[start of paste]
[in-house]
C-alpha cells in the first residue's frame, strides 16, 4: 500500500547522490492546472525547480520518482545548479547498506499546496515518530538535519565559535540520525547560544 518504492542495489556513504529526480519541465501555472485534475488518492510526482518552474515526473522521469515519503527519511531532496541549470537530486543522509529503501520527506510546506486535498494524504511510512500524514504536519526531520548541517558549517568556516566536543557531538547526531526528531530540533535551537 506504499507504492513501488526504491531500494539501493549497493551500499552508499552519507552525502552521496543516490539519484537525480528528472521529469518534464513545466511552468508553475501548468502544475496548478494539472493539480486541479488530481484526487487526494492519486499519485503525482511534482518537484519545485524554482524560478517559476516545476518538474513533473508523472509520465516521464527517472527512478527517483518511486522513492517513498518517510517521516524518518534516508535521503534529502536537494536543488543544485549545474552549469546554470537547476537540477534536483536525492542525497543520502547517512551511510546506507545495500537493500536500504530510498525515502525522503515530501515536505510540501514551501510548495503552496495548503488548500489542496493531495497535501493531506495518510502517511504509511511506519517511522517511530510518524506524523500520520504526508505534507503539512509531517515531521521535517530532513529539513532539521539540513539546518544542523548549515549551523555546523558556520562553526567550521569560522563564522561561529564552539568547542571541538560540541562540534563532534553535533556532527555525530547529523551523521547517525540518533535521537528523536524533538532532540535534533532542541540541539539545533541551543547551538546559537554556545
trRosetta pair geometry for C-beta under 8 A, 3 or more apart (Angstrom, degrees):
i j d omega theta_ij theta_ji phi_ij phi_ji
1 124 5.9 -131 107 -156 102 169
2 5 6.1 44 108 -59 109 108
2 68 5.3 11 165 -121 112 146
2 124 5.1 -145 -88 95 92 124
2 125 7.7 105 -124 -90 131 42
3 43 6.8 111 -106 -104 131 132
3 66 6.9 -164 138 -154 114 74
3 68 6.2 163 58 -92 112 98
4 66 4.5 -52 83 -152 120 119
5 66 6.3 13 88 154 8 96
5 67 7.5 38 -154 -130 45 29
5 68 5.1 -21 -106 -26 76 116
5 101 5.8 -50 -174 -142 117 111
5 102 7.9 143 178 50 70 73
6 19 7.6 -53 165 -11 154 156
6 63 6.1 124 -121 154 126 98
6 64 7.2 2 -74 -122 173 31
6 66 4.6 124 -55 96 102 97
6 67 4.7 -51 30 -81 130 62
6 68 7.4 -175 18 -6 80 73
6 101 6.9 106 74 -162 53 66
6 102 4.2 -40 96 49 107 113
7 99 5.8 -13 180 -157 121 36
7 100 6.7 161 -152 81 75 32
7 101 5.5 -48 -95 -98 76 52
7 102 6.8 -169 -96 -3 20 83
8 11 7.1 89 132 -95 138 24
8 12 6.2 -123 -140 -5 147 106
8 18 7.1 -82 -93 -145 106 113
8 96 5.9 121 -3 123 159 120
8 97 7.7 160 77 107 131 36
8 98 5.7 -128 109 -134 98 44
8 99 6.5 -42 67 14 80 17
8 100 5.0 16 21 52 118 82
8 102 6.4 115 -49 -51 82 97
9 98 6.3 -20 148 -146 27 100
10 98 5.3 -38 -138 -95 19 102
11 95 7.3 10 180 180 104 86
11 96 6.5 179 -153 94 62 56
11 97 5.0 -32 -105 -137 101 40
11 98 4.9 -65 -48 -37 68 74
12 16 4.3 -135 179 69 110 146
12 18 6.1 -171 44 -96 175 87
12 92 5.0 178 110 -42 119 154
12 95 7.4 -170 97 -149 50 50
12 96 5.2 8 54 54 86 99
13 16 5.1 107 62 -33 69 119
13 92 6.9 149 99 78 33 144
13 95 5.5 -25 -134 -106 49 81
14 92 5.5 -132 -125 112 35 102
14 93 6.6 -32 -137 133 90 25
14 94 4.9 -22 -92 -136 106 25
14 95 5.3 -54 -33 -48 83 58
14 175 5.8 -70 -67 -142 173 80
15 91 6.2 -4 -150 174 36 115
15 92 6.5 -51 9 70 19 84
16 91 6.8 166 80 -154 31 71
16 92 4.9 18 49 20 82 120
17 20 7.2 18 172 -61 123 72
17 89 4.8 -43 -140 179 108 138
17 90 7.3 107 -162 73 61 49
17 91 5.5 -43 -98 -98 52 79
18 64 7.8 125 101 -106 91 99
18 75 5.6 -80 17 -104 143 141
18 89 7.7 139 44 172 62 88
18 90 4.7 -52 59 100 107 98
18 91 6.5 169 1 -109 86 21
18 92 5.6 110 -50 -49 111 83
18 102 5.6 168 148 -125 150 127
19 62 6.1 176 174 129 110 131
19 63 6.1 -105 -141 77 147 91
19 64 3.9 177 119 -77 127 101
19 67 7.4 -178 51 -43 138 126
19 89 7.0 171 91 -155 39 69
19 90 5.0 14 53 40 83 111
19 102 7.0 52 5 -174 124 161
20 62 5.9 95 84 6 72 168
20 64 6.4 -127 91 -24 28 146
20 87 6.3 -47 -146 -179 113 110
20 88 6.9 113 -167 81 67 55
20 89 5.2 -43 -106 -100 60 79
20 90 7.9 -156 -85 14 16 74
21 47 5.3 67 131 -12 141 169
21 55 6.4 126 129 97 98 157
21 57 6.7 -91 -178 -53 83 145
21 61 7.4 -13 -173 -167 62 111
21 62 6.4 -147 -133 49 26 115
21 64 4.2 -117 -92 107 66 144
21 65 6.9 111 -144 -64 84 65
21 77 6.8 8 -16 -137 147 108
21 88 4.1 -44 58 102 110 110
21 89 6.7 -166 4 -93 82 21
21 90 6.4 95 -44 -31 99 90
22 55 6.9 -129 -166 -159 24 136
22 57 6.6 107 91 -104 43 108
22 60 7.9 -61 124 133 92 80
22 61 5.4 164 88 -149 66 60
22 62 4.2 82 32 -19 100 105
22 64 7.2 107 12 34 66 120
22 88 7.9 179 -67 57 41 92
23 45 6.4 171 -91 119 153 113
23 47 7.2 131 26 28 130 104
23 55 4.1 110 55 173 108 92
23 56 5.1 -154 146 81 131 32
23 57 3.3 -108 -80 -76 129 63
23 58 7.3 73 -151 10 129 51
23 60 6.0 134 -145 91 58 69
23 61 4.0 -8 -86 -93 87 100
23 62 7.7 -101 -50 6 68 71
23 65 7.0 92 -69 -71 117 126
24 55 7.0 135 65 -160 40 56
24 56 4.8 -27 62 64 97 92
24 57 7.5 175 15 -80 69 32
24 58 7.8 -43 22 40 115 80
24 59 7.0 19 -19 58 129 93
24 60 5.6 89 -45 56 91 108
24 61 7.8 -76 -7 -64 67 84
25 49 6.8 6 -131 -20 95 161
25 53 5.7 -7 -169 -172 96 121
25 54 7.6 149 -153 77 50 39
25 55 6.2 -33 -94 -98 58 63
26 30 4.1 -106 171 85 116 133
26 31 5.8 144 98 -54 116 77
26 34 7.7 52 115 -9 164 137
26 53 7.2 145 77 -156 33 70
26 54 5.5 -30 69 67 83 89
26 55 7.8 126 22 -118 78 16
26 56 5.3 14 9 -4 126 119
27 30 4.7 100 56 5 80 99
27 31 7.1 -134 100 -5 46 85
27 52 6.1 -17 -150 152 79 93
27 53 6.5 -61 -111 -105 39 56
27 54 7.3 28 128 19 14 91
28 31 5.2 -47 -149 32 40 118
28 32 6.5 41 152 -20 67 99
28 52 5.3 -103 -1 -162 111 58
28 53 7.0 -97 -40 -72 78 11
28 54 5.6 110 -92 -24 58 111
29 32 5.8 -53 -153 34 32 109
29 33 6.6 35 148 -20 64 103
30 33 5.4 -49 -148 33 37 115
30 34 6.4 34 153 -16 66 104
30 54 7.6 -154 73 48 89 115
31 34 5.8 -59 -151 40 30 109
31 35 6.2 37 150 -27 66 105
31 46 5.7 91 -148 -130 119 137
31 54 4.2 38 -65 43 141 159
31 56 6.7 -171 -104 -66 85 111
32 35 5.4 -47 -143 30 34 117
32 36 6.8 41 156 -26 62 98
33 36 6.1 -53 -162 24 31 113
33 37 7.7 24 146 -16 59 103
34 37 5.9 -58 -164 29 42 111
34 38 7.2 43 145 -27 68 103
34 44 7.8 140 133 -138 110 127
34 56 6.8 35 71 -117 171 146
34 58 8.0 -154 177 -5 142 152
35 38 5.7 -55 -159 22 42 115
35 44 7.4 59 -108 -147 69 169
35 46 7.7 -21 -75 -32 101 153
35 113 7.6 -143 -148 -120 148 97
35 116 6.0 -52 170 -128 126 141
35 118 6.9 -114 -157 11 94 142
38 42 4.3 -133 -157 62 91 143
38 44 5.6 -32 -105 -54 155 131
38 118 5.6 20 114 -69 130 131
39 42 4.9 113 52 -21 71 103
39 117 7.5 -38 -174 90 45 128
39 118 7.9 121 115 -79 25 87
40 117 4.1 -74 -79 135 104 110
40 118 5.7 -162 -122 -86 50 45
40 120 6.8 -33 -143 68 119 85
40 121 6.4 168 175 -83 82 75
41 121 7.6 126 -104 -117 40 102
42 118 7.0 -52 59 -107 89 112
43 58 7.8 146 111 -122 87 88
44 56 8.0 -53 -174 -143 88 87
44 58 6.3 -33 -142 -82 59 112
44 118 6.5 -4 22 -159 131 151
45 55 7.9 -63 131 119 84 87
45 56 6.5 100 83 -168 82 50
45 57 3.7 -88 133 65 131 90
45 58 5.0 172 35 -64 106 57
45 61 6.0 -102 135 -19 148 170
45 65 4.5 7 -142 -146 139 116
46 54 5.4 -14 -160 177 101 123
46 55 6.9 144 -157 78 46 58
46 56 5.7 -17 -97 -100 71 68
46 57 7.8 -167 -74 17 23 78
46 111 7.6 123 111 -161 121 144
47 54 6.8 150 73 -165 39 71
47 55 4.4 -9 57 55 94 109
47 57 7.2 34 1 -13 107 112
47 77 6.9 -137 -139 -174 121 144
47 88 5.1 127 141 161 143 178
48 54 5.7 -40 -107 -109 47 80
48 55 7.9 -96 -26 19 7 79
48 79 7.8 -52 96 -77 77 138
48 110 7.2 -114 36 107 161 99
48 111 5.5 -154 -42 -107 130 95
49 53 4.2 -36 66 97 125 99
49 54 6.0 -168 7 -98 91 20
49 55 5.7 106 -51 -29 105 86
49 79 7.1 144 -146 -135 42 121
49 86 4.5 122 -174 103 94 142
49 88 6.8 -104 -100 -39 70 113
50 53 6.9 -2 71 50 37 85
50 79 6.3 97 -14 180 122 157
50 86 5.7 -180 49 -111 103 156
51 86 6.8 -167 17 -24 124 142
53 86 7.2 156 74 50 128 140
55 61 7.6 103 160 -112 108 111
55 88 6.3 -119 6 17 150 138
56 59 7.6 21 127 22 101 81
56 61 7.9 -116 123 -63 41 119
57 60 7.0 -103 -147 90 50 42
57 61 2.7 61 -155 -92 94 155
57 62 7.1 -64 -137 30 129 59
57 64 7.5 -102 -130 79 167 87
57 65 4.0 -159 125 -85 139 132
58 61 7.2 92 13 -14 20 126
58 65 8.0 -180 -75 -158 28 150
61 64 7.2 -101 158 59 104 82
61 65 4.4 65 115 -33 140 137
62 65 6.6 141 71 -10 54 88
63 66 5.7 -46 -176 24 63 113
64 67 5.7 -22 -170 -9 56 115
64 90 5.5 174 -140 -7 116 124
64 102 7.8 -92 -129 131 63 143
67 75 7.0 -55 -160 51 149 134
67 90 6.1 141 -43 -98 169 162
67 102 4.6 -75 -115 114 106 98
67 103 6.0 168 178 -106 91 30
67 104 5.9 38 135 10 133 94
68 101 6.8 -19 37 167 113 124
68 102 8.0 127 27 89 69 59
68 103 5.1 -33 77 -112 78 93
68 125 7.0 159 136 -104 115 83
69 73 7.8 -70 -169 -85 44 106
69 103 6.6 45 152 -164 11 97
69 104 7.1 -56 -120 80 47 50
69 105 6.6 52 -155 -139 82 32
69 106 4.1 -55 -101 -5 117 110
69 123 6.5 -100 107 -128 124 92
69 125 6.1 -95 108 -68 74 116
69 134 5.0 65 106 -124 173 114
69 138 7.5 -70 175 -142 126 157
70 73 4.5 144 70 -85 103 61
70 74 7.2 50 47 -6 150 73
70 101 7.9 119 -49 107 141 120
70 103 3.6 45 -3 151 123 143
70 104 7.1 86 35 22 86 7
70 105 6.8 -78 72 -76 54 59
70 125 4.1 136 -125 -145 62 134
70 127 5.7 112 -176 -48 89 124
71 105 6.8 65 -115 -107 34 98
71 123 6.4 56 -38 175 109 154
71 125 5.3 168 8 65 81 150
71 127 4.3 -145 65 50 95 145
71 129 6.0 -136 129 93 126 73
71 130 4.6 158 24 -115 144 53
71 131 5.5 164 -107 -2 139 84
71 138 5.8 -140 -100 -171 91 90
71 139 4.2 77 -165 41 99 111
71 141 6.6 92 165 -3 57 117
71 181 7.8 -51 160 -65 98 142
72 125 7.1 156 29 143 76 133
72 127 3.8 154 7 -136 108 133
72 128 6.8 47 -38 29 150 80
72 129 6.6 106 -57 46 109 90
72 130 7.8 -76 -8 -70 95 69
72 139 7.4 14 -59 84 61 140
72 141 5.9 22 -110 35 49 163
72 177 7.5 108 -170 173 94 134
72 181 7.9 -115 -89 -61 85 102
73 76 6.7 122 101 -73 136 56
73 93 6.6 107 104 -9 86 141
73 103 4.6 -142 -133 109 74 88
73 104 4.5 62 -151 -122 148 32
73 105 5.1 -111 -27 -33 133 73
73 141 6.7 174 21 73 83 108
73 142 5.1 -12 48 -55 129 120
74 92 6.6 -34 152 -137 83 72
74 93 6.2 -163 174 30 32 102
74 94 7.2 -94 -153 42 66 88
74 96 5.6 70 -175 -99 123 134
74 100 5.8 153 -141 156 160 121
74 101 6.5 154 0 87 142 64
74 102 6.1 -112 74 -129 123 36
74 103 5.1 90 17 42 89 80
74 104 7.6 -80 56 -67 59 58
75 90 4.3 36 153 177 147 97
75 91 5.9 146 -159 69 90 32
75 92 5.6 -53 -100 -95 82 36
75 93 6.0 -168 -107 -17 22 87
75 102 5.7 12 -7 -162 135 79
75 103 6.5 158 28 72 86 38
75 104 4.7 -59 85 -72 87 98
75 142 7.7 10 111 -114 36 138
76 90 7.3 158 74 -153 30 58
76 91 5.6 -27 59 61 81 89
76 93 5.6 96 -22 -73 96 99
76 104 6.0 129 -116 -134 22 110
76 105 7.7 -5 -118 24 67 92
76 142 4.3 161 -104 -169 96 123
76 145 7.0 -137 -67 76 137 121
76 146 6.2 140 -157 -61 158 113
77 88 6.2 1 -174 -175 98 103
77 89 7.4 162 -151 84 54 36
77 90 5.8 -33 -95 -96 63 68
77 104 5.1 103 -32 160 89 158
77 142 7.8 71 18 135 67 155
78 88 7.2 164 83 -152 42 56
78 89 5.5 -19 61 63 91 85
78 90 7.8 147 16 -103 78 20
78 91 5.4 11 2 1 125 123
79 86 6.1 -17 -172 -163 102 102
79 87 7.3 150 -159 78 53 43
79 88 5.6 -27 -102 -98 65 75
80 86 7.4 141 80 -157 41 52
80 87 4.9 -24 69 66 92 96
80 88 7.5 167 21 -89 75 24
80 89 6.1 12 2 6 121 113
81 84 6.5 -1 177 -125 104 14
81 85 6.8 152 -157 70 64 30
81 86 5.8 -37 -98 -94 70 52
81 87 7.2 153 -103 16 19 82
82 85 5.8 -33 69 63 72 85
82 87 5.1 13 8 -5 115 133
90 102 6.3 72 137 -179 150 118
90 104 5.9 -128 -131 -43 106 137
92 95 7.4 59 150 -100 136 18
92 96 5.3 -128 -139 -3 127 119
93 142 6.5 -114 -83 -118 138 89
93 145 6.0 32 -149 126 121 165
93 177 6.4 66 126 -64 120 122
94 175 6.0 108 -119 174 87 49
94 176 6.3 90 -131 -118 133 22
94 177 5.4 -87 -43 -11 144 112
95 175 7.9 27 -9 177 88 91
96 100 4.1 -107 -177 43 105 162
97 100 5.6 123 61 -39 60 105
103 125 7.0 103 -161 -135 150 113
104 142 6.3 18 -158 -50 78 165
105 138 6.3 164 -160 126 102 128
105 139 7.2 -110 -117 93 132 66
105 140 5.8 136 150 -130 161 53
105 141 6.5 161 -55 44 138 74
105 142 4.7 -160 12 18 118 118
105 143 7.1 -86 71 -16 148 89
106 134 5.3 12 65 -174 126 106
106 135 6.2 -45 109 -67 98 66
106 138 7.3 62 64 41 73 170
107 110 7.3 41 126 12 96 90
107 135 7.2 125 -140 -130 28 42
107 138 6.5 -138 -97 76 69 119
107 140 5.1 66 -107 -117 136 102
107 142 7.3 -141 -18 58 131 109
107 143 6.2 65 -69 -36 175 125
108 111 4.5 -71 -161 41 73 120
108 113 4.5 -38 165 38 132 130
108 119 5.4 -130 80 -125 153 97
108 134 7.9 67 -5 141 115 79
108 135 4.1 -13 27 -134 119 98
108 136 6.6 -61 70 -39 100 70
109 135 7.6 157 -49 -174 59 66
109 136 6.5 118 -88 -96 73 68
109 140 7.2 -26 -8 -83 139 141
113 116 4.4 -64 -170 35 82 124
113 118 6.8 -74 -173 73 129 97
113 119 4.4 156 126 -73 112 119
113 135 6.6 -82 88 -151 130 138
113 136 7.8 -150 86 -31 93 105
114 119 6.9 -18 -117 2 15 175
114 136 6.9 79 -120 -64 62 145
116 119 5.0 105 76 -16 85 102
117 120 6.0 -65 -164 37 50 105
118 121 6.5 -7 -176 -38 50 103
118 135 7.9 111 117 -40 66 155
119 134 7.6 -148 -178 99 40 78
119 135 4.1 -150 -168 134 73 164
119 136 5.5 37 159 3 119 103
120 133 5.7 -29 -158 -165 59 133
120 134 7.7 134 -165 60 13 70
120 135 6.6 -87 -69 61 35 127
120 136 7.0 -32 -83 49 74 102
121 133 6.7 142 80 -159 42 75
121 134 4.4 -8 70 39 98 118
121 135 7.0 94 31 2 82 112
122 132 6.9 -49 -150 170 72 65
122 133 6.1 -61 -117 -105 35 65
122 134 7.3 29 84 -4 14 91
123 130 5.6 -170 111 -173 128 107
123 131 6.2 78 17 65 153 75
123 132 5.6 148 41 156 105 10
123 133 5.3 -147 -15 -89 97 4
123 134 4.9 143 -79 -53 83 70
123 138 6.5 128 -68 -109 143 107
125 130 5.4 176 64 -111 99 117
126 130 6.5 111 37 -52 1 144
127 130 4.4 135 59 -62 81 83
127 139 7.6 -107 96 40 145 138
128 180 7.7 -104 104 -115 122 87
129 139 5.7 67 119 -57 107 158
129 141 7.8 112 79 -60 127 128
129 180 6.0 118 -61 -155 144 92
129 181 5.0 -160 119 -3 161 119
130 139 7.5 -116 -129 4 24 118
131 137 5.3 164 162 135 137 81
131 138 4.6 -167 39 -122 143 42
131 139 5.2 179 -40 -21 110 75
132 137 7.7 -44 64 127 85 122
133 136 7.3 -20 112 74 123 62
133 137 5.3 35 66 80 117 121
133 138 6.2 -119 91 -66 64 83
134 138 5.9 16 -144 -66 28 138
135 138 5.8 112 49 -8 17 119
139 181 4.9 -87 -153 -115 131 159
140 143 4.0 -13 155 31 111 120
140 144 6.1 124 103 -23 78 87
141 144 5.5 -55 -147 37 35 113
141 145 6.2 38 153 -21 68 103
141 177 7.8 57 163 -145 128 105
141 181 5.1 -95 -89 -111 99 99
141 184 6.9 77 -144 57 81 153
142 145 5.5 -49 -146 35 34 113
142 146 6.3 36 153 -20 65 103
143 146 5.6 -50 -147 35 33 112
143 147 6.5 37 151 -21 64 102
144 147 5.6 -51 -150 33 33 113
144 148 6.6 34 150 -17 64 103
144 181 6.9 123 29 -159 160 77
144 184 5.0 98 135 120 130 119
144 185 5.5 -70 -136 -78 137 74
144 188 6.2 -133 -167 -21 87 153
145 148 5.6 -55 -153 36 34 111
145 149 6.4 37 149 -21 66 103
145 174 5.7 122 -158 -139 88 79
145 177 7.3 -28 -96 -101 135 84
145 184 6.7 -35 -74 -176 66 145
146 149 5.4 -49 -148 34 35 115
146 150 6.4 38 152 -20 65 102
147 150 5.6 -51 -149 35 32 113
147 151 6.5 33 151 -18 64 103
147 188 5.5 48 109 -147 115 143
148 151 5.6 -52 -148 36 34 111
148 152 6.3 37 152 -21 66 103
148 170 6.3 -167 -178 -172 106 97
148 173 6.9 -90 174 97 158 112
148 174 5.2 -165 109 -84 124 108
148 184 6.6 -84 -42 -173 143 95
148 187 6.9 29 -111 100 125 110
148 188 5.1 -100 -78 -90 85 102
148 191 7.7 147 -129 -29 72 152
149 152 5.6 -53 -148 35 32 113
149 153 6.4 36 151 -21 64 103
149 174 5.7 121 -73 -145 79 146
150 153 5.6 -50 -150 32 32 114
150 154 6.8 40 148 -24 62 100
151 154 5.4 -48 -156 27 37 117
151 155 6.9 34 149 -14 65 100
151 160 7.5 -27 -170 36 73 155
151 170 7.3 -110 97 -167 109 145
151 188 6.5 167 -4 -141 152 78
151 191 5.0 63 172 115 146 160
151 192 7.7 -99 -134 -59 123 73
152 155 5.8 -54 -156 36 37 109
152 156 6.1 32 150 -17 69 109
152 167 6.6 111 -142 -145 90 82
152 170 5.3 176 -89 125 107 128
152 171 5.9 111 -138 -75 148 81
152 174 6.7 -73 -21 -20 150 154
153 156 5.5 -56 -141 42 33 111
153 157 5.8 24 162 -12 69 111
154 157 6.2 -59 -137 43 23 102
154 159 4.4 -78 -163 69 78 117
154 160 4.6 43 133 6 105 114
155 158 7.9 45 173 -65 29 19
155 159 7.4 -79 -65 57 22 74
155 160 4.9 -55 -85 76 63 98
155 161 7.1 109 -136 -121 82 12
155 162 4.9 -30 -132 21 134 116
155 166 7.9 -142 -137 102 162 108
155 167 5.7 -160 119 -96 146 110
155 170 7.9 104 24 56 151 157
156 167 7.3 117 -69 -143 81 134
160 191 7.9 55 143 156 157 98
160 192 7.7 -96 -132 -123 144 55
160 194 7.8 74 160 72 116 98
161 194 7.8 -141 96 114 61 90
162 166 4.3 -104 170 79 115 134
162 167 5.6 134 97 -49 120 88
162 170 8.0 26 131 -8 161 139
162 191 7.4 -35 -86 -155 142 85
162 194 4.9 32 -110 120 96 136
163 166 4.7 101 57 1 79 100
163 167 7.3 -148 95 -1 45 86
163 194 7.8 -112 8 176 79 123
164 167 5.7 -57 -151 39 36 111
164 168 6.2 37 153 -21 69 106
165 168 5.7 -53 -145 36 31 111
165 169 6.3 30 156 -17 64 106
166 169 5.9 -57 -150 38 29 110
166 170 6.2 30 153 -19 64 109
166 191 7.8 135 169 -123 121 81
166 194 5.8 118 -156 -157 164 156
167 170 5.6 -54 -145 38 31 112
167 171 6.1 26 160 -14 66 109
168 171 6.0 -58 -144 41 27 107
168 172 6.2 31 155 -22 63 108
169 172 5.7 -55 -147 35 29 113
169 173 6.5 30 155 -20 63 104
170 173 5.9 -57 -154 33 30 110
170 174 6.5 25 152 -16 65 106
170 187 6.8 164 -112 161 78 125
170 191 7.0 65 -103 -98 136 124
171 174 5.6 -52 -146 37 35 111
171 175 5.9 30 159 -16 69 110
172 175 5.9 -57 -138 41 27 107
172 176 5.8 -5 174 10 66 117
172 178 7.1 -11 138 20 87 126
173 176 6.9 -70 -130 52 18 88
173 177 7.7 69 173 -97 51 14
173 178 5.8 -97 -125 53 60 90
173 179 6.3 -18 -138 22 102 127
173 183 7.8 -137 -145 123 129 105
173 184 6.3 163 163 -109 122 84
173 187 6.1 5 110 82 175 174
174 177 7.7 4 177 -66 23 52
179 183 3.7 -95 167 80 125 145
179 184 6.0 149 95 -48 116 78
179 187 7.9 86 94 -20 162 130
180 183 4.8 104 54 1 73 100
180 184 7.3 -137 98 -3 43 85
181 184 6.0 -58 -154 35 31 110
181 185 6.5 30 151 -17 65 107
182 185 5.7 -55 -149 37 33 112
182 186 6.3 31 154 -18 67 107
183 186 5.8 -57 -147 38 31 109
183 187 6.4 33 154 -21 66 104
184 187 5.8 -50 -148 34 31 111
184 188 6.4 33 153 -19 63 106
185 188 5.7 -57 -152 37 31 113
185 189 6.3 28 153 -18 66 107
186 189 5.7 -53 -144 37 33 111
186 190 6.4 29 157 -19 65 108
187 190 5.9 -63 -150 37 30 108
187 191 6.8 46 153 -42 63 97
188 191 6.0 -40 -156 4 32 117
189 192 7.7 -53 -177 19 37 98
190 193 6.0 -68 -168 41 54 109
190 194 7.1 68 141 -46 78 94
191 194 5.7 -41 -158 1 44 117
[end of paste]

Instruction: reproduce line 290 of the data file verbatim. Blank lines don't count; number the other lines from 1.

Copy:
74 96 5.6 70 -175 -99 123 134